NEW YORK (AP) — The managing clerk of a high-profile New York City law firm and a Morgan Stanley stockbroker were charged in an insider trading scheme that used notes scribbled on napkins — then eaten to maintain secrecy — to bring in almost $6 million in illicit profits, authorities said Wednesday.
Steven Metro stole insider information from the law offices of Simpson Thacher & Bartlett and passed it on to a friend who became a cooperating witness, according to federal prosecutors in Newark, N.J. The cooperating witness would then divulge the information to Vladimir Eydelman, a stockbroker who worked at Oppenheimer & Co. and then at Morgan Stanley, authorities said.
FBI agents arrested Metro, 40, of Katonah, N.Y., and Eydelman, 42, of Colts Neck, N.J., on Wednesday. Metro's attorney, James Froccaro Jr., said his client would be entering a not guilty plea "and looks forward to being vindicated at trial."
William Silverman, a lawyer for Eydelman, did not return a message seeking comment. Authorities said the scheme began in 2009. They said Metro repeatedly obtained inside information regarding anticipated corporate mergers and acquisitions on which his firm was working. They said he would arrange to meet the cooperating witness at a Manhattan coffee shop to pass on the inside information, which included the stock exchange ticker symbol of the company in which to invest.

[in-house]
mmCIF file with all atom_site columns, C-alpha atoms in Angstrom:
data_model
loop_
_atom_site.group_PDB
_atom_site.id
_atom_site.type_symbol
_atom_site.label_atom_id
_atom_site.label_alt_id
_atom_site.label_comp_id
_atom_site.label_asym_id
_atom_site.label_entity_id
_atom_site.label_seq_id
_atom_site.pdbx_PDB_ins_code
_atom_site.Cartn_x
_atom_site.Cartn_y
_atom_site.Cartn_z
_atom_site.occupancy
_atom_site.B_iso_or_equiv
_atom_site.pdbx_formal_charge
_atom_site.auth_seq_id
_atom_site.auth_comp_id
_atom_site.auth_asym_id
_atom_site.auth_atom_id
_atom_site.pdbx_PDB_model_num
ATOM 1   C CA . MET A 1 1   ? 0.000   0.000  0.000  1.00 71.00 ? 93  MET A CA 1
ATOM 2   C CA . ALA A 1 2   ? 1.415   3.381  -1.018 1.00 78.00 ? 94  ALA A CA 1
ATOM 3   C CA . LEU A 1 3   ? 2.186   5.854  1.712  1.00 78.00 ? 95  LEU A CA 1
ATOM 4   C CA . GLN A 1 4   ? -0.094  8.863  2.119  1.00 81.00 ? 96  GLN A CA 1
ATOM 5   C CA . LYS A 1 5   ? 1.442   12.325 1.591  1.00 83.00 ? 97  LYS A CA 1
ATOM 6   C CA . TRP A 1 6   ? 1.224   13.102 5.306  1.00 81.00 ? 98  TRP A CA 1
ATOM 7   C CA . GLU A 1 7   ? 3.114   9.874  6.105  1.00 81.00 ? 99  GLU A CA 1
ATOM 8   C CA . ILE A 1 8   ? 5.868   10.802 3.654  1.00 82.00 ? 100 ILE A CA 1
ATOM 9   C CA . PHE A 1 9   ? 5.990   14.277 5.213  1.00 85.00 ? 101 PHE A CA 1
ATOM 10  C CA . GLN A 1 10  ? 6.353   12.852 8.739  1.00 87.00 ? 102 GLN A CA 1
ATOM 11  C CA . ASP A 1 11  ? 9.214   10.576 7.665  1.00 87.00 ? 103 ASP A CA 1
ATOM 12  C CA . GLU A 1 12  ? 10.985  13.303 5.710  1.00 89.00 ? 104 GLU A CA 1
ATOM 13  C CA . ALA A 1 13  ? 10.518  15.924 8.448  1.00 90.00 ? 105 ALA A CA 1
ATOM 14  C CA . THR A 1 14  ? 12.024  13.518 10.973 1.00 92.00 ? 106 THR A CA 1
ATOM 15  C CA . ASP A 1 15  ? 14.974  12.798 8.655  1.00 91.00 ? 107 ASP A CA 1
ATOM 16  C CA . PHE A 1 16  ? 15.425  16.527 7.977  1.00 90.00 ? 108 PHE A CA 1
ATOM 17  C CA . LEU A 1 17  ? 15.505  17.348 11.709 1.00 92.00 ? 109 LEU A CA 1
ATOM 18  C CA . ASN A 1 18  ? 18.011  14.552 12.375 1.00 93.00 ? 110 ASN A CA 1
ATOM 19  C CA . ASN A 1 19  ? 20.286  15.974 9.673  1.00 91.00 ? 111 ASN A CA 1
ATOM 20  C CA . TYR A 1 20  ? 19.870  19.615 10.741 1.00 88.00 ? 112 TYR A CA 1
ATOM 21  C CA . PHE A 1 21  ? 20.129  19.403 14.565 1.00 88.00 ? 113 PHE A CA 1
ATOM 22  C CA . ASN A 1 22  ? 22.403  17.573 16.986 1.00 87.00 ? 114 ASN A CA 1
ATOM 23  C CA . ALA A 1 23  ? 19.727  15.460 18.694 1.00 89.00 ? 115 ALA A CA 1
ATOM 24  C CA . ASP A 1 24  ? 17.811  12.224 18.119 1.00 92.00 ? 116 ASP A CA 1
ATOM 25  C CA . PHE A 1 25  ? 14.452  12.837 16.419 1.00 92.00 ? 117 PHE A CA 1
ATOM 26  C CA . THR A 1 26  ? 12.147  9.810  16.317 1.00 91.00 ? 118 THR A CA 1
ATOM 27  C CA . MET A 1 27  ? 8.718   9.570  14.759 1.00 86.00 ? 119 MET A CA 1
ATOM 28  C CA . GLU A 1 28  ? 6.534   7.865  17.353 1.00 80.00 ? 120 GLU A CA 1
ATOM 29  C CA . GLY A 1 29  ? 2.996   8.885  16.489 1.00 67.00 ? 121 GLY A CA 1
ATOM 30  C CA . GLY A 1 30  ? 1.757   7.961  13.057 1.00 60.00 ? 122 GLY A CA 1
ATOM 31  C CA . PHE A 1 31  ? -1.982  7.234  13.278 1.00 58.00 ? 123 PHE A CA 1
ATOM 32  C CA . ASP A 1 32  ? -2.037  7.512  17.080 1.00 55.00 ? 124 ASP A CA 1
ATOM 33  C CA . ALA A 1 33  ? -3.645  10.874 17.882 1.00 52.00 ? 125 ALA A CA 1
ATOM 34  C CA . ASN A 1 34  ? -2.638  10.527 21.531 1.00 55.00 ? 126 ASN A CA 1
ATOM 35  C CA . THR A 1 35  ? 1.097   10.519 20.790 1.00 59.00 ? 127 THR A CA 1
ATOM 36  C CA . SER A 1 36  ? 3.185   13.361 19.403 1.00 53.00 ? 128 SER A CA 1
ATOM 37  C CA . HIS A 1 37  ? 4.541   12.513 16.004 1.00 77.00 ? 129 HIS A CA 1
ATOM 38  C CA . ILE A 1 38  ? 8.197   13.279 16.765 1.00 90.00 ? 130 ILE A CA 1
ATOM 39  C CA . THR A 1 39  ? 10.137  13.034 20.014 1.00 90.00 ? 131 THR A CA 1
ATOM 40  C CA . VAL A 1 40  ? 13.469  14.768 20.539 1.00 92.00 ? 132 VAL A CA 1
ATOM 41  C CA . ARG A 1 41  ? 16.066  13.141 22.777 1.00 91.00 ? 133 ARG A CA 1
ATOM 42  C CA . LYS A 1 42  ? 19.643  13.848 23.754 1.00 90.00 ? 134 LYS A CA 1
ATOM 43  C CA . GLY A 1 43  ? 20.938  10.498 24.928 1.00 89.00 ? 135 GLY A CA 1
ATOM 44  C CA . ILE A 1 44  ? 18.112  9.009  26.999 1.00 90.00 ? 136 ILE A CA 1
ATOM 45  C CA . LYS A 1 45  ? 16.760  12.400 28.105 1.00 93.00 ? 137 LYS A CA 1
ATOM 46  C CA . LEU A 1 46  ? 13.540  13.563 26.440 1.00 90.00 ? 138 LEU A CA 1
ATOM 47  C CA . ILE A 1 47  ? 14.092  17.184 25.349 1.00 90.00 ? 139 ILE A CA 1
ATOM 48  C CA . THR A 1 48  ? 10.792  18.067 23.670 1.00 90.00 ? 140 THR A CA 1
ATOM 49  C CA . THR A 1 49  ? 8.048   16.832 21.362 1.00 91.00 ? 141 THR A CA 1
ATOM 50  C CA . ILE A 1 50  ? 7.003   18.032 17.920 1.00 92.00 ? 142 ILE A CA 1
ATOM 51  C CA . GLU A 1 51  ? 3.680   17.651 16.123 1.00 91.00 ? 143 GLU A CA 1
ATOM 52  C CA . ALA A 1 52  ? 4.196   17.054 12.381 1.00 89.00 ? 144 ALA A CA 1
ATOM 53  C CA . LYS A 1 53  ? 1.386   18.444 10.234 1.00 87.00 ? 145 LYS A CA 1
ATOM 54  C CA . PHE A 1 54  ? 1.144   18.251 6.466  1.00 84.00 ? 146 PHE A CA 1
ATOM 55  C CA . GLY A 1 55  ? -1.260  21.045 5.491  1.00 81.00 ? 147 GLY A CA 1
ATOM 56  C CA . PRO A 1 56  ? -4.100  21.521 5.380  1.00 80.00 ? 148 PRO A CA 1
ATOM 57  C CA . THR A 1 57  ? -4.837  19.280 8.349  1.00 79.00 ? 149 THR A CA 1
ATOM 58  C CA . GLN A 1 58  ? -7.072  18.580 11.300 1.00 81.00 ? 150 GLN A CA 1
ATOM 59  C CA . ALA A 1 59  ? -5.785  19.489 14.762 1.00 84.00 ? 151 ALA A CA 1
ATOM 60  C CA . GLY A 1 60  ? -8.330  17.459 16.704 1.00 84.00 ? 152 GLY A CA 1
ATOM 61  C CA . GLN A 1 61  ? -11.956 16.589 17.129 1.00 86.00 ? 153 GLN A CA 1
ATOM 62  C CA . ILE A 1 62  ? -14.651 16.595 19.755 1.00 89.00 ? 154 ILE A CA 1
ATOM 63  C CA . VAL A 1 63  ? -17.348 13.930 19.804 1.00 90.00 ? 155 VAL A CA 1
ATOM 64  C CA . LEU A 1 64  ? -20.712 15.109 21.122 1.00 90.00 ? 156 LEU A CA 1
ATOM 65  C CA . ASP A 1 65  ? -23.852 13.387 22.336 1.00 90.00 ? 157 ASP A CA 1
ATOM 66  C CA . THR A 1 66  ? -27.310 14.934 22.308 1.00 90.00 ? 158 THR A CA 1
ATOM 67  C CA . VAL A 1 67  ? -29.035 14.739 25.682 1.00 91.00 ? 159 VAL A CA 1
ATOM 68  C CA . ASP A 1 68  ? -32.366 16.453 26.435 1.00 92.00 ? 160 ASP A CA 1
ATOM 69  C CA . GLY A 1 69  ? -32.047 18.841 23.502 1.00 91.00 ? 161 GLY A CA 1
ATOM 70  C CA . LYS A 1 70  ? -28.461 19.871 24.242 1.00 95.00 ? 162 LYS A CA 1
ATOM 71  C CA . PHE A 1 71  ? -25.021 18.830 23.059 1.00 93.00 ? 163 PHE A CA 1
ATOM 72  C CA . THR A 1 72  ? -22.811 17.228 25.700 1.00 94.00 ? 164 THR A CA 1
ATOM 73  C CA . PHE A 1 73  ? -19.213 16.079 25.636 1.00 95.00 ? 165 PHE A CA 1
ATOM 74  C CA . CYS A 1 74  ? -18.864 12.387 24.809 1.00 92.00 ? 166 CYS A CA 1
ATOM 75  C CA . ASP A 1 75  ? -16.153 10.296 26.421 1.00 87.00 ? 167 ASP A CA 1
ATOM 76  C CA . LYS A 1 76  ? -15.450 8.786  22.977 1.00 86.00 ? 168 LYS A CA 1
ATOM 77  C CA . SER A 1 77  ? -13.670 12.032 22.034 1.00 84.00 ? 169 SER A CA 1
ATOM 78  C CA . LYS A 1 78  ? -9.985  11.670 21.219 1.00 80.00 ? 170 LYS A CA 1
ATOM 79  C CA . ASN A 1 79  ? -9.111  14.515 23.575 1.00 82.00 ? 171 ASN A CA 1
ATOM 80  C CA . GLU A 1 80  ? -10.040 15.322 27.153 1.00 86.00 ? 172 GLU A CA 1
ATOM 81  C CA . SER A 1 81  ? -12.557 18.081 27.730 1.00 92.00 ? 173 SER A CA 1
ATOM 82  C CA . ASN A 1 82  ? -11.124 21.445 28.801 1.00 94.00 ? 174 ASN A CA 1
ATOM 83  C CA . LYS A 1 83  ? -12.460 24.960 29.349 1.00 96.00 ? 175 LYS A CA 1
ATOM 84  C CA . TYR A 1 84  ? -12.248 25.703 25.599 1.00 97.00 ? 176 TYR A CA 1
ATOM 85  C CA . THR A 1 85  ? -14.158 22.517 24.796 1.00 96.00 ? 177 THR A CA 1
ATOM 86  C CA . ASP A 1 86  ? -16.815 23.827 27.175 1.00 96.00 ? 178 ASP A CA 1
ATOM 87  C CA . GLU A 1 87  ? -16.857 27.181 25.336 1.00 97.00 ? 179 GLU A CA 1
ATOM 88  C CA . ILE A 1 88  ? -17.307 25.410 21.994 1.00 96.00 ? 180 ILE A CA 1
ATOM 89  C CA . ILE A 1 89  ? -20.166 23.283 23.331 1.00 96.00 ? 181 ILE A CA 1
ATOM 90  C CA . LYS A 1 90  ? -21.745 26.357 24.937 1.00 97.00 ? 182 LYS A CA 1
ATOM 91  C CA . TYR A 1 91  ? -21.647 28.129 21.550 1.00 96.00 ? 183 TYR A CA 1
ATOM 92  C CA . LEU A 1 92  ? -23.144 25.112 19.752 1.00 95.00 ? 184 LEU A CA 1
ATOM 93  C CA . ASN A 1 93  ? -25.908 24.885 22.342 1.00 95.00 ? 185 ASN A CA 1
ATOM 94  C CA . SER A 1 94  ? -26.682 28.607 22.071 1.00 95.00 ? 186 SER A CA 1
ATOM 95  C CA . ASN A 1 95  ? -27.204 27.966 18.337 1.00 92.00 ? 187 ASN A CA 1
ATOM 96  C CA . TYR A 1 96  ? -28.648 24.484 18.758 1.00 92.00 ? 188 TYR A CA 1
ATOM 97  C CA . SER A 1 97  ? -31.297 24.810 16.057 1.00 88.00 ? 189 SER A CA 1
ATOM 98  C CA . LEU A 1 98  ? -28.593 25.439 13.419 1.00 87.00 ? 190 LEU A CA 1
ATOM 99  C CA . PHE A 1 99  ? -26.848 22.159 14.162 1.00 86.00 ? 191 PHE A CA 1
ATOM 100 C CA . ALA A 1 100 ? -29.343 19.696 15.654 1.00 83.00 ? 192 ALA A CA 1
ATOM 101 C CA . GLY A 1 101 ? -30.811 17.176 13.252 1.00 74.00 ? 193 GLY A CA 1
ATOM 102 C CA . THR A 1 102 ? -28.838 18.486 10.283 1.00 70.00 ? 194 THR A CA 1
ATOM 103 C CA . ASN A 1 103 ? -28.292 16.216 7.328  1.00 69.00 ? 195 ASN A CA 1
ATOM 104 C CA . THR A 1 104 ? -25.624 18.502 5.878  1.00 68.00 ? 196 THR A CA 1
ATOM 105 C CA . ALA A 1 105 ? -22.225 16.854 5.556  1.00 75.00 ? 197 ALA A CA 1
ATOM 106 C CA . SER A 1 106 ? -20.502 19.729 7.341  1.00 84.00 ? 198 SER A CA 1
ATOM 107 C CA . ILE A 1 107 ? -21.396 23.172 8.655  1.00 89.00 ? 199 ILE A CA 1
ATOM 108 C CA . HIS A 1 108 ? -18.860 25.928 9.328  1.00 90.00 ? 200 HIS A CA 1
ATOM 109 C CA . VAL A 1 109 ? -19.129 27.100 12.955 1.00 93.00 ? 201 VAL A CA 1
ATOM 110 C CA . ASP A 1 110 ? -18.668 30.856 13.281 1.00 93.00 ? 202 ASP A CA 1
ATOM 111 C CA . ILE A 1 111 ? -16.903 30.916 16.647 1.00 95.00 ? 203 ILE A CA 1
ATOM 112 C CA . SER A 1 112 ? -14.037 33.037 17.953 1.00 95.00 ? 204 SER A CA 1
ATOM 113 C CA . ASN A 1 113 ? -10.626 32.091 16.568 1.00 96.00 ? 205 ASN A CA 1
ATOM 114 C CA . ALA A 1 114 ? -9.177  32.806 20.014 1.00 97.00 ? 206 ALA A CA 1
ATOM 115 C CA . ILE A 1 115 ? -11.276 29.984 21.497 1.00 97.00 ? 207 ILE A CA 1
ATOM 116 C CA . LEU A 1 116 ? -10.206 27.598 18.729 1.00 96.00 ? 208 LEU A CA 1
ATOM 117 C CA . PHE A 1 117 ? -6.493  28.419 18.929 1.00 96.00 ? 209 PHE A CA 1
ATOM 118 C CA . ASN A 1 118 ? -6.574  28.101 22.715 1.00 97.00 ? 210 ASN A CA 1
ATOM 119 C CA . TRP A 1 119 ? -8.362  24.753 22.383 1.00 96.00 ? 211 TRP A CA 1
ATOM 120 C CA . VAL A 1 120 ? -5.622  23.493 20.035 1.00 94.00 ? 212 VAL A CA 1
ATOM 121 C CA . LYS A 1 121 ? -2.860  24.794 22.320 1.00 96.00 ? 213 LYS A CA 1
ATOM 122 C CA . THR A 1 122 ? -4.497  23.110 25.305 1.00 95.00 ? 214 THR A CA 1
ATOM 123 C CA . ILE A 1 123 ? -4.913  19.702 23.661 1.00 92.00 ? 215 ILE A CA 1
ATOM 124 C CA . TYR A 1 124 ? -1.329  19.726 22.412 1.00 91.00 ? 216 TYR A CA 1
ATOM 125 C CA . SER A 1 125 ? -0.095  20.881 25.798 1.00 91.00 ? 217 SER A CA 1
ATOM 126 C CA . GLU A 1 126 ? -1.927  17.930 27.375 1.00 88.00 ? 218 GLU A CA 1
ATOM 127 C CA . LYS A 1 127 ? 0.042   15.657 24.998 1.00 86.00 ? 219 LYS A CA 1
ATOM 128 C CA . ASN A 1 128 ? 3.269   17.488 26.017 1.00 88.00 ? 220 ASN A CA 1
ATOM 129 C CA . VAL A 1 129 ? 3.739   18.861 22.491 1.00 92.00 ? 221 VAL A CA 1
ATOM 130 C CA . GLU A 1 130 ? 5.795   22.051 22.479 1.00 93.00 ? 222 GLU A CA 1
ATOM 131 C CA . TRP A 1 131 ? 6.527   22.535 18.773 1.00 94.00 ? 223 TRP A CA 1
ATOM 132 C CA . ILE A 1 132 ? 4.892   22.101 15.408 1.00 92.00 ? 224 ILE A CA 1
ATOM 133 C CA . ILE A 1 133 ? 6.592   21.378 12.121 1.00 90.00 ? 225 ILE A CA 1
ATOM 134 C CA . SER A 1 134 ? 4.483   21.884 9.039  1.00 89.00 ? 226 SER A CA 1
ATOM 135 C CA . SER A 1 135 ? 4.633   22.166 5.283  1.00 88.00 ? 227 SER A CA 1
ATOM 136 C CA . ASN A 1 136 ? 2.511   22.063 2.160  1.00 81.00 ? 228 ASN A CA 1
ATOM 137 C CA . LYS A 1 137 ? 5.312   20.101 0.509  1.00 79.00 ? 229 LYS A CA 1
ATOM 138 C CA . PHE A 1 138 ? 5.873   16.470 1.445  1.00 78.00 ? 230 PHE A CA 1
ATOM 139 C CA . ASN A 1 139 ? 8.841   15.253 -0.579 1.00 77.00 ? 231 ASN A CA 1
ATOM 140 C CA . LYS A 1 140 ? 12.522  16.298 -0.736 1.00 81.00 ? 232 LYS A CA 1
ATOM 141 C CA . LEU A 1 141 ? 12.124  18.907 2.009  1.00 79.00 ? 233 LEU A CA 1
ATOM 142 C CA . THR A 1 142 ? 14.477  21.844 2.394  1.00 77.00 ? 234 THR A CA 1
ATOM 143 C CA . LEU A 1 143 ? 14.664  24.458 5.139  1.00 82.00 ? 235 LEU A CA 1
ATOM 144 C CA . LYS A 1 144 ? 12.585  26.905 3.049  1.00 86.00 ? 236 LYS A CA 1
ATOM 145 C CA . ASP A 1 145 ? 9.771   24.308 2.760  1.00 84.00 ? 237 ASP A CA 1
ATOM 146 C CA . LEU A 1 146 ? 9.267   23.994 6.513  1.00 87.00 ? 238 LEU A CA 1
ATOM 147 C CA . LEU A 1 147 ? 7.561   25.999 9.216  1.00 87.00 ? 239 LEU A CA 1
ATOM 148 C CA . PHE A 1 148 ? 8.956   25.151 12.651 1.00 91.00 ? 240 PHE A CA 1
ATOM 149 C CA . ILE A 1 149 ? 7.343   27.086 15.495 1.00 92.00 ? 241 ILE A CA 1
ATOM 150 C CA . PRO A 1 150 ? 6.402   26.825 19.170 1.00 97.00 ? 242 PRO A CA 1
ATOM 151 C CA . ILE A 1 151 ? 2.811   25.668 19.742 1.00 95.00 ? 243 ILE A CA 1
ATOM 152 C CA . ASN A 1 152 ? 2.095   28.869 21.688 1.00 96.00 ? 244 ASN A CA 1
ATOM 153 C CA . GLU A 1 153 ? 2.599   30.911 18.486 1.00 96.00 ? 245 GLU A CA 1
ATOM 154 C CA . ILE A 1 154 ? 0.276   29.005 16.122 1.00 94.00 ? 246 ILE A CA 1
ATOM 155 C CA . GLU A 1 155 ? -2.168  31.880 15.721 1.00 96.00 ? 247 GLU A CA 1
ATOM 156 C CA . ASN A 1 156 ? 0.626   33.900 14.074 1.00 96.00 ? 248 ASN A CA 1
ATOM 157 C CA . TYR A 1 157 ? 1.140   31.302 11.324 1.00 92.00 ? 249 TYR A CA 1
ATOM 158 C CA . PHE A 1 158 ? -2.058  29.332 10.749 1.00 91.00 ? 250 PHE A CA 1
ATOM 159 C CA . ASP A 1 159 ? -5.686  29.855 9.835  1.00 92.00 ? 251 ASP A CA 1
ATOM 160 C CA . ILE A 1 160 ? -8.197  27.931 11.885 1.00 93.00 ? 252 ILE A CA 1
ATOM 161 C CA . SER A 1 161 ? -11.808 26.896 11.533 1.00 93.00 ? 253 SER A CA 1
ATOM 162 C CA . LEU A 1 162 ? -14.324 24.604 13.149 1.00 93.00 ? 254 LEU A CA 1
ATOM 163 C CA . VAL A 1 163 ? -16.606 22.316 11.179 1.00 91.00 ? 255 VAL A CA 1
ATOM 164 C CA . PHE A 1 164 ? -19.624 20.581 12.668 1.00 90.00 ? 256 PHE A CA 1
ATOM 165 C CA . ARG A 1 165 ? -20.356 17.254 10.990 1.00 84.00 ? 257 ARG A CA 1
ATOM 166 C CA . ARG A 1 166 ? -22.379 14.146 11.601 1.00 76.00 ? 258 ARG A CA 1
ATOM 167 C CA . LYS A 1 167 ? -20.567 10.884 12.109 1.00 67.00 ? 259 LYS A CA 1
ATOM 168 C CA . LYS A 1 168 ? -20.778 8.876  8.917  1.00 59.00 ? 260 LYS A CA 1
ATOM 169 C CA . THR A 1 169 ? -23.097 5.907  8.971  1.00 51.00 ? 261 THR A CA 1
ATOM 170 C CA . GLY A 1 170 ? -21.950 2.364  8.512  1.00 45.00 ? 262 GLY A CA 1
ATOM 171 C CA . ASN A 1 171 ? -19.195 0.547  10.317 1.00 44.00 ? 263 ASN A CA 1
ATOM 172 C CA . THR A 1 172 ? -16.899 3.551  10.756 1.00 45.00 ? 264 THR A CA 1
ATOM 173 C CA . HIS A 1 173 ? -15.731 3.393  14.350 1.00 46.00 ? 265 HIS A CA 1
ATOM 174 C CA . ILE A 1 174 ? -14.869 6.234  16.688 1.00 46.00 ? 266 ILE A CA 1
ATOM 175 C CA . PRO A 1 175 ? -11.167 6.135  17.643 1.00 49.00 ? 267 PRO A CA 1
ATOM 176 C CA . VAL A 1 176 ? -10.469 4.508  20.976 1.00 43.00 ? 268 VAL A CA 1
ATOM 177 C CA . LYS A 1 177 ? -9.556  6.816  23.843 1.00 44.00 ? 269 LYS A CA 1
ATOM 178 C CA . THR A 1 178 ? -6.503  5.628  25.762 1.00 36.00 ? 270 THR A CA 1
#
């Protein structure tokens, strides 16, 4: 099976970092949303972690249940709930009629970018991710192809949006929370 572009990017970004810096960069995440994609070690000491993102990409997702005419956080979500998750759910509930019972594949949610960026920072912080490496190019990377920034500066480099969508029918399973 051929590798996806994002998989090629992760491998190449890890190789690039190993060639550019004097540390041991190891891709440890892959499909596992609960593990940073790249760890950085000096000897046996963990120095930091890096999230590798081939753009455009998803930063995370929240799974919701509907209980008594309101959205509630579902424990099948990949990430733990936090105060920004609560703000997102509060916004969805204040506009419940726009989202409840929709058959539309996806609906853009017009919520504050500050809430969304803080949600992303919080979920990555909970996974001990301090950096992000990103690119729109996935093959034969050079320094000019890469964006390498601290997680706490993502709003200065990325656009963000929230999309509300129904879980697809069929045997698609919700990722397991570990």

The cooperating witness would write the information on a small piece of paper or napkin, prosecutors said. The witness would then meet with Eydelman near the clock at Grand Central Terminal to give him the stolen information, prosecutors said.
The cooperating witness would show Eydelman the napkin or piece of paper with the ticker symbol, they said. Eydelman would memorize the ticker symbol and the cooperating witness would put the paper into his mouth and chew it, they said.
Metro and Eydelman are charged with conspiracy to commit securities fraud, securities fraud and tender offer fraud, and face lengthy prison sentences and large fines. The Securities and Exchange Commission also charged the two with insider trading on Wednesday.
Simpson Thacher has offices around the world and employs more than 850 lawyers. The firm was founded in 1884, and deals with mergers and acquisitions and other financial matters. In a statement, the company said it had no knowledge of any wrongdoing or charges until Wednesday, and that Metro had been terminated from his position. The charges "are deeply disturbing and unprecedented in our long history," the firm said, adding that it was reviewing its system of internal controls to see if they could be strengthened.
While this is embarrassing for the firm, the incident shouldn't do any real harm to it, said Stephen Crimmins, partner at the K&L Gates law firm in Washington, D.C., and a former deputy chief litigation counsel in the SEC's enforcement division.
People know that a firm like Simpson Thacher has controls in place to protect confidentiality, but no system can control for everything, he said. "There's no system that can protect against greed and stupidity," he said.